For all these reasons it is believed that a specially designed device, that can reliably inject, subintimally, adequate amounts of pharmacologic agents, could improve the results of angioplasty, while limiting the cost of the intervention. It must be noted that, the absolute amount of scar tissue caused by stents is much larger than the scarring caused by stand-alone balloon angioplasty. It is the larger inner lumen that can be generally achieved with stents that can compensate for the increased scarring.

SUMMARY OF THE INVENTION

The present invention is aimed at making a device that is quite simple to produce while effective for the intend purpose. Injecting the drug into the vessel wall is more effective than the transfer of the drug from the vessel lumen by means of diffusion. While “needle” methods of injecting the drug are conceptually desirable, the prior art devices have shortcomings that prevent them from achieving their desired purpose.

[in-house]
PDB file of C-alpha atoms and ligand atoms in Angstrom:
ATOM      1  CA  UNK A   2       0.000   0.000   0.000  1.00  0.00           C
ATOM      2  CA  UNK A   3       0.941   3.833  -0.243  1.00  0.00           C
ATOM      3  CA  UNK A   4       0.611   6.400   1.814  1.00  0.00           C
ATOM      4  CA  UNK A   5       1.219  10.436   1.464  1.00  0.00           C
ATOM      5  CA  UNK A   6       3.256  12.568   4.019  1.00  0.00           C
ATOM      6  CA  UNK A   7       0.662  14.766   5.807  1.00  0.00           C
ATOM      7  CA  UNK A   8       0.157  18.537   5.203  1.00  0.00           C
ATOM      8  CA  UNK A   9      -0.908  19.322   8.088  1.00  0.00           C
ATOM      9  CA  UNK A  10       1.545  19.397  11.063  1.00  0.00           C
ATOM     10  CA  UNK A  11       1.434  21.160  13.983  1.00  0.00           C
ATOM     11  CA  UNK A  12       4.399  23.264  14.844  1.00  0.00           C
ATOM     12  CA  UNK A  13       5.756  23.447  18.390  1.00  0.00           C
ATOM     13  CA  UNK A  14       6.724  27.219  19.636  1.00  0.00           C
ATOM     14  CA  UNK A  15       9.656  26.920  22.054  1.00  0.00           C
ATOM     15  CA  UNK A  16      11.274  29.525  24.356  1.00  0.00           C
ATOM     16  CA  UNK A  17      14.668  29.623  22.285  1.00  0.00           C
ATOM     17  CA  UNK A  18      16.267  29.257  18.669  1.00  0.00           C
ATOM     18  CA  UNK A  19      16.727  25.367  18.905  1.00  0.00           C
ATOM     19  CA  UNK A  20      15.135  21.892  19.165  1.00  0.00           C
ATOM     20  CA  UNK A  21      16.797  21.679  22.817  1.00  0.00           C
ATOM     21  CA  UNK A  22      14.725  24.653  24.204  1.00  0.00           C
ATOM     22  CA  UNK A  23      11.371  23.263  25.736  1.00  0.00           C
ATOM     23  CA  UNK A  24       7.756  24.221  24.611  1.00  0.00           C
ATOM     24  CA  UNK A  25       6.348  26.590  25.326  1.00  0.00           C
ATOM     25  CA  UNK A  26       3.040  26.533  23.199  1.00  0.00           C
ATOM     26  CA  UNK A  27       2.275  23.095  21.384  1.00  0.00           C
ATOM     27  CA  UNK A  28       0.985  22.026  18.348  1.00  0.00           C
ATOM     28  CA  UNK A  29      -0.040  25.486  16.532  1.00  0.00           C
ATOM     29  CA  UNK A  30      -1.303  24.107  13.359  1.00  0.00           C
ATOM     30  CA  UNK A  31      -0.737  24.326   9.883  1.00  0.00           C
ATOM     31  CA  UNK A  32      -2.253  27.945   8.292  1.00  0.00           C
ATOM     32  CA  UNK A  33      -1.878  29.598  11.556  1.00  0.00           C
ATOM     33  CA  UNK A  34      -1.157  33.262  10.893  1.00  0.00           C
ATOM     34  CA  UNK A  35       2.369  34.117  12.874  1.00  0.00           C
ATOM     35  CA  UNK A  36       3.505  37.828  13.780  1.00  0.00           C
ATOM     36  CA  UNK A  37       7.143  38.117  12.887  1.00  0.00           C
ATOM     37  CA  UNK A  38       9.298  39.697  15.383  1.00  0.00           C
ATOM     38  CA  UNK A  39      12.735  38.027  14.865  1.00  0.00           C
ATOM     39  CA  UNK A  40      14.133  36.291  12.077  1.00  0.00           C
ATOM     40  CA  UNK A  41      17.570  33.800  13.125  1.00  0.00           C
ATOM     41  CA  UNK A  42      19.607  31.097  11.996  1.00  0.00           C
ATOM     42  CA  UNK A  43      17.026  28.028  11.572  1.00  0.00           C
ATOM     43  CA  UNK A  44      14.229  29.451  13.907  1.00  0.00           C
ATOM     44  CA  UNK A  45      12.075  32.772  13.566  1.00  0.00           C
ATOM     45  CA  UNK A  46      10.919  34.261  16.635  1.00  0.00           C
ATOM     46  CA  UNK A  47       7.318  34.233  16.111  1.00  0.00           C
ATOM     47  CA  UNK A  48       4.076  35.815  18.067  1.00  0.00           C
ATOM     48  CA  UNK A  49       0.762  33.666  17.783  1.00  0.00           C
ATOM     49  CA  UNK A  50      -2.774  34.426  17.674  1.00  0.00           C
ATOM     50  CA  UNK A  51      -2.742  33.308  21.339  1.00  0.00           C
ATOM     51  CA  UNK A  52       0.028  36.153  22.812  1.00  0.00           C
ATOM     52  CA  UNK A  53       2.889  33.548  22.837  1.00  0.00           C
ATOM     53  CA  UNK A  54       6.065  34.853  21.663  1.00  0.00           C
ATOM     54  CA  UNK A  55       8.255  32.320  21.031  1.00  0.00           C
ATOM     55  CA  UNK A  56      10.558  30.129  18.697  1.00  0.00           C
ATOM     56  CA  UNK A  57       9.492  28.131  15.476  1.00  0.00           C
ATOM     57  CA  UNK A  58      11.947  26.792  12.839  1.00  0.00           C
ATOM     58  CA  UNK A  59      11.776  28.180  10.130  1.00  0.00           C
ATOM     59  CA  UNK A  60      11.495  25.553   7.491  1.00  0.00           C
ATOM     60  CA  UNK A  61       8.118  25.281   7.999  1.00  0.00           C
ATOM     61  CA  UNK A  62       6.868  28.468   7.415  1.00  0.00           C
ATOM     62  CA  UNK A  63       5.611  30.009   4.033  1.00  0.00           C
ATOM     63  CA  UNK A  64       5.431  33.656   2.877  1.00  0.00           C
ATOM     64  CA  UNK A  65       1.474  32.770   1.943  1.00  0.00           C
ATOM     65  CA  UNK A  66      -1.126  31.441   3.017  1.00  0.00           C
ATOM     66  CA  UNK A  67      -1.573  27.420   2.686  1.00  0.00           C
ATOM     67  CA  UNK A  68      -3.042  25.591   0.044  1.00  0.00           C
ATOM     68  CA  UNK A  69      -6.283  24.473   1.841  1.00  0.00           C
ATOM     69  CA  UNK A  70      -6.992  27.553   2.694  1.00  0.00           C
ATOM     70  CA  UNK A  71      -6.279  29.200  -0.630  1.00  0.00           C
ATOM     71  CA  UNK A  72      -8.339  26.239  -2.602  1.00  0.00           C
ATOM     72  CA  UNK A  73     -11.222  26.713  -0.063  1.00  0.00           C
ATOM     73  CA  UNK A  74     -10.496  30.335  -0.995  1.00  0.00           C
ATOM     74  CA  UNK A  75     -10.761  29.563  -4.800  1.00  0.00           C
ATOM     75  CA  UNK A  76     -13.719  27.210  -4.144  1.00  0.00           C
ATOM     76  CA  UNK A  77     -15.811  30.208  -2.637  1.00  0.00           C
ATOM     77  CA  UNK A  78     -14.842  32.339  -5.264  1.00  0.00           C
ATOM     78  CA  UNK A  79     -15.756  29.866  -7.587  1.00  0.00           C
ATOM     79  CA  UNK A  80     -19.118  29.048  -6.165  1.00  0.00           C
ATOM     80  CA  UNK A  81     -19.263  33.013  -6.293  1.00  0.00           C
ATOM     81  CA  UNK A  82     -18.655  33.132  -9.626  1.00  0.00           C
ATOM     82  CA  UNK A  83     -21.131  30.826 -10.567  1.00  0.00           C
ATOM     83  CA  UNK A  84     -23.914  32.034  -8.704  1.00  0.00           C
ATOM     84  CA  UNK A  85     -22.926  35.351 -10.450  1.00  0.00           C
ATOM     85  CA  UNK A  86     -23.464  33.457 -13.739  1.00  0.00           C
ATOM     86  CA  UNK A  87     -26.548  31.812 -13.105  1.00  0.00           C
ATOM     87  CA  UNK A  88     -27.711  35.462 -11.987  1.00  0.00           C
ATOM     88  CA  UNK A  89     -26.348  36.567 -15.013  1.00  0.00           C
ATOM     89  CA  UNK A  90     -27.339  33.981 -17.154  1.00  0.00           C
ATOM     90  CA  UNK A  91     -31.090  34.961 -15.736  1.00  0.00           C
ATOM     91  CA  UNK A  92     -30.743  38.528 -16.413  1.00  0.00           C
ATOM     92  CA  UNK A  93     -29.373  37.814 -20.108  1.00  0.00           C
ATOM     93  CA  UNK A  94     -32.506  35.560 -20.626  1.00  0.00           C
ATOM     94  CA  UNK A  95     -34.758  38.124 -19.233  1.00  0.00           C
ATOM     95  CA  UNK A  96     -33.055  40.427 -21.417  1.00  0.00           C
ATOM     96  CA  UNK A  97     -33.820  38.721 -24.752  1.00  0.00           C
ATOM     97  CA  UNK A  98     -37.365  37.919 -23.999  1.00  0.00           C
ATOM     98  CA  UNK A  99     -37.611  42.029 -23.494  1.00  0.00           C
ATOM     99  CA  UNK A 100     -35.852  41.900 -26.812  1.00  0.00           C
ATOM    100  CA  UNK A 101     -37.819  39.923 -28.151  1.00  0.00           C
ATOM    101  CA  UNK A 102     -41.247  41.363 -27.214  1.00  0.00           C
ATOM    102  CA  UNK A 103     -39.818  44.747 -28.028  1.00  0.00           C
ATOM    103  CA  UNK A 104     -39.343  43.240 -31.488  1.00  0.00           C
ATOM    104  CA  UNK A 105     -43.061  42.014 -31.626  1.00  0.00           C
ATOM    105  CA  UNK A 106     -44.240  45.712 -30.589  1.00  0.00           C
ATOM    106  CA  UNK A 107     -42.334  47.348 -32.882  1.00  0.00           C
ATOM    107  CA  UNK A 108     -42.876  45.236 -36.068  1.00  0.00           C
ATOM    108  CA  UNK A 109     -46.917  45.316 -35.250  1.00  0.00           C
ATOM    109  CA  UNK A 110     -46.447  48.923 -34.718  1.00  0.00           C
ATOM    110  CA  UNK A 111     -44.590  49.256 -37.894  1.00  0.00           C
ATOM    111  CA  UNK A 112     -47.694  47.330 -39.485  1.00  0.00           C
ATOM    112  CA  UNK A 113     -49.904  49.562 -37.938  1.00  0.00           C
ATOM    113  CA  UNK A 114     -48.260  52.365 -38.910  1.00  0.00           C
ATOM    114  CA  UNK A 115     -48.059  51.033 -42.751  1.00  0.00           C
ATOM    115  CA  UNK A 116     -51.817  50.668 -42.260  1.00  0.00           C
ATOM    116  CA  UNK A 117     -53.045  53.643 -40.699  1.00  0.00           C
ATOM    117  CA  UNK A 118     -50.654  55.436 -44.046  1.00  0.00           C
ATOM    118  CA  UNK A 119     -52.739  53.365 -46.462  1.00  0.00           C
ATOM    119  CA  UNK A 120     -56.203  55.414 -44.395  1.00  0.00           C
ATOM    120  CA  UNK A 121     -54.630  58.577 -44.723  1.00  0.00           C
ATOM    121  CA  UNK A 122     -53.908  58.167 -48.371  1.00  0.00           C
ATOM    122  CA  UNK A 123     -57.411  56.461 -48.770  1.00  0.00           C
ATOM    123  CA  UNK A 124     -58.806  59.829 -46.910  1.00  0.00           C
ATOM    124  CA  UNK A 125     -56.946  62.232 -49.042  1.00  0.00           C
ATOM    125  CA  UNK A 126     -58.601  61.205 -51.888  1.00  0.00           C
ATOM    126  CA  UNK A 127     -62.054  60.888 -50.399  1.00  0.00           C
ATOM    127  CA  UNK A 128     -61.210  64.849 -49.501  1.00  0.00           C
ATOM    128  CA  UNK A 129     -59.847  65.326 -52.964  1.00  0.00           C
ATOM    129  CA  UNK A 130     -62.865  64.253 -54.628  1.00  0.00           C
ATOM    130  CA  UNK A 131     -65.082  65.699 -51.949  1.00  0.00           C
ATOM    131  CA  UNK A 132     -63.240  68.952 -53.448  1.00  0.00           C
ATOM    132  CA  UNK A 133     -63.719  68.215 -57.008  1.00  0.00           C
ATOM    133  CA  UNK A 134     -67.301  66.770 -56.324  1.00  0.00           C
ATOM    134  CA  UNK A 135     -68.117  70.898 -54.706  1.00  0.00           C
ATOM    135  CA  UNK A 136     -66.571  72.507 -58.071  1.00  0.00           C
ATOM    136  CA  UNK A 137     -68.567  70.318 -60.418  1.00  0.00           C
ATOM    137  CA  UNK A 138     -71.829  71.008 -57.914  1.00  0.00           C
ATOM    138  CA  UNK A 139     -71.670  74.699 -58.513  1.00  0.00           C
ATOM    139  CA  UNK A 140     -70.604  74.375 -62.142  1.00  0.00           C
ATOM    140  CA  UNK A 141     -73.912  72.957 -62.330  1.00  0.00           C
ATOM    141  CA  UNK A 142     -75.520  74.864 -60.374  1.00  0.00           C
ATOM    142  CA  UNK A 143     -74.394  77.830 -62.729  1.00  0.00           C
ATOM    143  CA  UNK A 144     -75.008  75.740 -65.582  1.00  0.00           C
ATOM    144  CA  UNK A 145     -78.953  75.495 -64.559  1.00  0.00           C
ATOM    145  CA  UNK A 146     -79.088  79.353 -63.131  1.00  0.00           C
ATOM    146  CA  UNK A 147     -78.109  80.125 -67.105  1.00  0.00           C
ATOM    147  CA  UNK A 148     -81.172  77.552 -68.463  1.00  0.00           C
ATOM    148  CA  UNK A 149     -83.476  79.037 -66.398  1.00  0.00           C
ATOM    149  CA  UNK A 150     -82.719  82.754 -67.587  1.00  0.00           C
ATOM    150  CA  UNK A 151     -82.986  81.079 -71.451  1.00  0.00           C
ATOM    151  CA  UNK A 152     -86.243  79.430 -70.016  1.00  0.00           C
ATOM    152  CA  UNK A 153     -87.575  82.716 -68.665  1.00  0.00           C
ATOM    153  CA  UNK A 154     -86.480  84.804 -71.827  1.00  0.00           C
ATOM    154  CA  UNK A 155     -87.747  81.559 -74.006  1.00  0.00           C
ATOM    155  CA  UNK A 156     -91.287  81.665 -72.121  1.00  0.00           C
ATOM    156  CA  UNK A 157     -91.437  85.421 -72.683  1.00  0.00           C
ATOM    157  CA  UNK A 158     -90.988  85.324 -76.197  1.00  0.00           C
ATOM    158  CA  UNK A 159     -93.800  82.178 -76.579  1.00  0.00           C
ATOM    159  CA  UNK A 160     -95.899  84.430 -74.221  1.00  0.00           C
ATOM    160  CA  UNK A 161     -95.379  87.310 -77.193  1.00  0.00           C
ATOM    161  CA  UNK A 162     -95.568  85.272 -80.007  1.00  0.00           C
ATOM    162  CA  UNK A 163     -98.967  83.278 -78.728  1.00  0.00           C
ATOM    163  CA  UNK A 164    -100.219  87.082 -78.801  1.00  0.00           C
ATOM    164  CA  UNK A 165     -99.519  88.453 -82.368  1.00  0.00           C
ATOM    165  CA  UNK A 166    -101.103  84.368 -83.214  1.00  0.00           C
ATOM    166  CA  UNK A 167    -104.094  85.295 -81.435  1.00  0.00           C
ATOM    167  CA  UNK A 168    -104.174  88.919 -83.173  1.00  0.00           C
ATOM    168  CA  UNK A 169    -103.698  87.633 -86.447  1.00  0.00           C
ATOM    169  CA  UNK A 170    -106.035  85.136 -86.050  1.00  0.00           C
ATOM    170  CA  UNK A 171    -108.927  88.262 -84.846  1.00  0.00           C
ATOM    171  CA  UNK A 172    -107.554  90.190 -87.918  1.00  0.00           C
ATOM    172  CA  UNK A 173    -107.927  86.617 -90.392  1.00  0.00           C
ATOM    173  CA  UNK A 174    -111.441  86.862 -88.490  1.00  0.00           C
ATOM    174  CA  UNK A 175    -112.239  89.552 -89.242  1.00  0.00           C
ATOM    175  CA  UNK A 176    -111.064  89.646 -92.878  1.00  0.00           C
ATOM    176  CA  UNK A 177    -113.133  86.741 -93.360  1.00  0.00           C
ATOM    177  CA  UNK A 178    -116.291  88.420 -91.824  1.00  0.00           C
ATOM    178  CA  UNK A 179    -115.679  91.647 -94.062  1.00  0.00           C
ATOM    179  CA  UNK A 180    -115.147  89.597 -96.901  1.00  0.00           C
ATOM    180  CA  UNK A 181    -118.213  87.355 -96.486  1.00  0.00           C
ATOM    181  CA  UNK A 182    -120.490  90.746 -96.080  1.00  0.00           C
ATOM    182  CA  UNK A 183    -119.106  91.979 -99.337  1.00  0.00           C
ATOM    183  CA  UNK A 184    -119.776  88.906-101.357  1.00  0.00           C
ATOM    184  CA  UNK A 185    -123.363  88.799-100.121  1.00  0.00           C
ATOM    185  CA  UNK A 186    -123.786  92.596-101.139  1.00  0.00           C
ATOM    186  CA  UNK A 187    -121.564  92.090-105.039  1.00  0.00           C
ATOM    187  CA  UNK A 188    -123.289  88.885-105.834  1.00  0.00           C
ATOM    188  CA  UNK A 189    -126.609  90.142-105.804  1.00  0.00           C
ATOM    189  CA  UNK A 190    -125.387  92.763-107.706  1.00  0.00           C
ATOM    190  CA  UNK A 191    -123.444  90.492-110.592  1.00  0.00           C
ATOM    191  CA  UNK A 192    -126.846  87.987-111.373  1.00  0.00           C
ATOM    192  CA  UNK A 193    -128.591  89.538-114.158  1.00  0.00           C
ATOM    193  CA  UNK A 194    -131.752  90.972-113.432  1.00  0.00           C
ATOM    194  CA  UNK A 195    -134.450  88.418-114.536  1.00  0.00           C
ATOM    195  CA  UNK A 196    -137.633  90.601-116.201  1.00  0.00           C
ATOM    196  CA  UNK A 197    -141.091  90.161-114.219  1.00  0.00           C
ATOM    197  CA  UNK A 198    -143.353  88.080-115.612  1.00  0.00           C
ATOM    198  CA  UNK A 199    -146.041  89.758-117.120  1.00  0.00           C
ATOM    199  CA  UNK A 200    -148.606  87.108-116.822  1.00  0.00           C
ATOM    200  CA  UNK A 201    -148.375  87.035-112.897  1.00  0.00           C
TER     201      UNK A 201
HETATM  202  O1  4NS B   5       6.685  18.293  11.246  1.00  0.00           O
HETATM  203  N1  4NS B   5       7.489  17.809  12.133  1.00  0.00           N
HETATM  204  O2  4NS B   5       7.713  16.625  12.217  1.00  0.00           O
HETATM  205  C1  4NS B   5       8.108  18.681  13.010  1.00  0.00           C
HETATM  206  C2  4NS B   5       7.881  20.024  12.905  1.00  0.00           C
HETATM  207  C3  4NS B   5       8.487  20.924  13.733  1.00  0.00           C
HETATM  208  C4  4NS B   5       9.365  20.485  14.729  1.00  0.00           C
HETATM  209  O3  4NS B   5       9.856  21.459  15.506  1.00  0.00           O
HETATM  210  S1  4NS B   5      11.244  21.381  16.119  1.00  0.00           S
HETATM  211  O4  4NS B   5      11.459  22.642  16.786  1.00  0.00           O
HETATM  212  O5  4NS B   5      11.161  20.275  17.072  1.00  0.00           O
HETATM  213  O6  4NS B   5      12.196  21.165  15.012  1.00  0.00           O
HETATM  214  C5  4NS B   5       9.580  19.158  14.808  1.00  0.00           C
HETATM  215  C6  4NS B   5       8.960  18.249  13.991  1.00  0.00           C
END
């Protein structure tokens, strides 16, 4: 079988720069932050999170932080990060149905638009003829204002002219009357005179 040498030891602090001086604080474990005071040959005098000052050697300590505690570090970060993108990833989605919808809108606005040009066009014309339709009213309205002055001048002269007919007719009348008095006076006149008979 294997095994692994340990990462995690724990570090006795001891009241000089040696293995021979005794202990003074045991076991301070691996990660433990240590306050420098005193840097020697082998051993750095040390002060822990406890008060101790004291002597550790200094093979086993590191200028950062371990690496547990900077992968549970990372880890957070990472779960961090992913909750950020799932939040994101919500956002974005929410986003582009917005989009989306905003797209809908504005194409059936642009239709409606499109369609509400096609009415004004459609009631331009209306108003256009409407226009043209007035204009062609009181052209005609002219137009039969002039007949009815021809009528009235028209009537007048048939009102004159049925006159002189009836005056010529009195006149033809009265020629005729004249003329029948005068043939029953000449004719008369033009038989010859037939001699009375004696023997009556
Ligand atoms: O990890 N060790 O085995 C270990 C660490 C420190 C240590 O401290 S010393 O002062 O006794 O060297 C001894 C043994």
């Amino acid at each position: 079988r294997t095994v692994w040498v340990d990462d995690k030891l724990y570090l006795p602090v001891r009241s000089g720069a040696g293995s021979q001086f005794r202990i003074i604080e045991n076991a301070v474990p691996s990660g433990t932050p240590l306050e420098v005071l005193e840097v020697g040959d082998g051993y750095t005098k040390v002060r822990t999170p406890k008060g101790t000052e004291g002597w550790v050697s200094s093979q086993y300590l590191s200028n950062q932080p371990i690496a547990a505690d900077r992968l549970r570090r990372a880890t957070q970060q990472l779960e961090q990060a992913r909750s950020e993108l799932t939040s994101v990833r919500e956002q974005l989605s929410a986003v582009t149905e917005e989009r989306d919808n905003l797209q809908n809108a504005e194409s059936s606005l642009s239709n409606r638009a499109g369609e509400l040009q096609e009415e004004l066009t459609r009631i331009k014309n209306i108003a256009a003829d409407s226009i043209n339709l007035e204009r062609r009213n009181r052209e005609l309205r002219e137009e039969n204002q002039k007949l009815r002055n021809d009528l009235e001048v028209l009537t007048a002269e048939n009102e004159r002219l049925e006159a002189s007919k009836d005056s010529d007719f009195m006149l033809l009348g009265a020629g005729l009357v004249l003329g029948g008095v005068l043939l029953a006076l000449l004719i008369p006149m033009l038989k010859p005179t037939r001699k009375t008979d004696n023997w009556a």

Additionally other body cavities or tubes may require similar technology for local pharmacological intervention (like the bile duct, bronchi, urethra, ureter, where both scar tissue or neoplastic growths could be addressed by such means).

The present invention uses several innovative means in order to effectively puncture the intimal wall of blood vessels reliably and controllably. The total penetration of the needle is controlled by the height of the needle projecting from its base and the degree of penetration is controlled by the use of “cam” or similar means or mechanisms that moves the base containing the needles.

This method has substantial advantages over the methods where the needle has been equipped with collars and natural spring actions or shape memory actions to make the penetration into the vessel wall. Springs are not reliable means to control the force required for penetration and the same is true for the force derived by shape memory means.